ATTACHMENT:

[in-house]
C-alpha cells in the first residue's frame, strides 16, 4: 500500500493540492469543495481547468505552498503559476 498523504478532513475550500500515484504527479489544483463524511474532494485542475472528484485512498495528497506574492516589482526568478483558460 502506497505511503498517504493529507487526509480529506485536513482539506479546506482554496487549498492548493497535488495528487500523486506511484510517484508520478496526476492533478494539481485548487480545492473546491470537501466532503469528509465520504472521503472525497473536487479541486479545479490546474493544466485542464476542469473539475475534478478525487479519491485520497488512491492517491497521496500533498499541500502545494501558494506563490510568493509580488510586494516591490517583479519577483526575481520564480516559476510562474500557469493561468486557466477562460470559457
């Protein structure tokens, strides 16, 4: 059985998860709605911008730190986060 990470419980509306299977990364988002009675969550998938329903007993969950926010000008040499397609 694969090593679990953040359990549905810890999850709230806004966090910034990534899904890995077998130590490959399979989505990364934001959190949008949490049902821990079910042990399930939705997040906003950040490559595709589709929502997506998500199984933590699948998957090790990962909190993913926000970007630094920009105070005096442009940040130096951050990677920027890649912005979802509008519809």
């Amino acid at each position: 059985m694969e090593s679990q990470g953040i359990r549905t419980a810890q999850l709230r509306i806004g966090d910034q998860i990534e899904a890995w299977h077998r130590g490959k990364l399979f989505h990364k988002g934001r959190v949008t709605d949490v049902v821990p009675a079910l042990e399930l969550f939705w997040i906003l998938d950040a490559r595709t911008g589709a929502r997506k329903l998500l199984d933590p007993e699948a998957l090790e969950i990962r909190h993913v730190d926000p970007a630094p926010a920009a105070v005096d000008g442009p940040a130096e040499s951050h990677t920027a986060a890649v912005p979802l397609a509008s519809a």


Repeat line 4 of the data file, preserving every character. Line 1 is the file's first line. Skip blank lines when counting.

């Amino acid at each position: 059985m694969e090593s679990q990470g953040i359990r549905t419980a810890q999850l709230r509306i806004g966090d910034q998860i990534e899904a890995w299977h077998r130590g490959k990364l399979f989505h990364k988002g934001r959190v949008t709605d949490v049902v821990p009675a079910l042990e399930l969550f939705w997040i906003l998938d950040a490559r595709t911008g589709a929502r997506k329903l998500l199984d933590p007993e699948a998957l090790e969950i990962r909190h993913v730190d926000p970007a630094p926010a920009a105070v005096d000008g442009p940040a130096e040499s951050h990677t920027a986060a890649v912005p979802l397609a509008s519809a």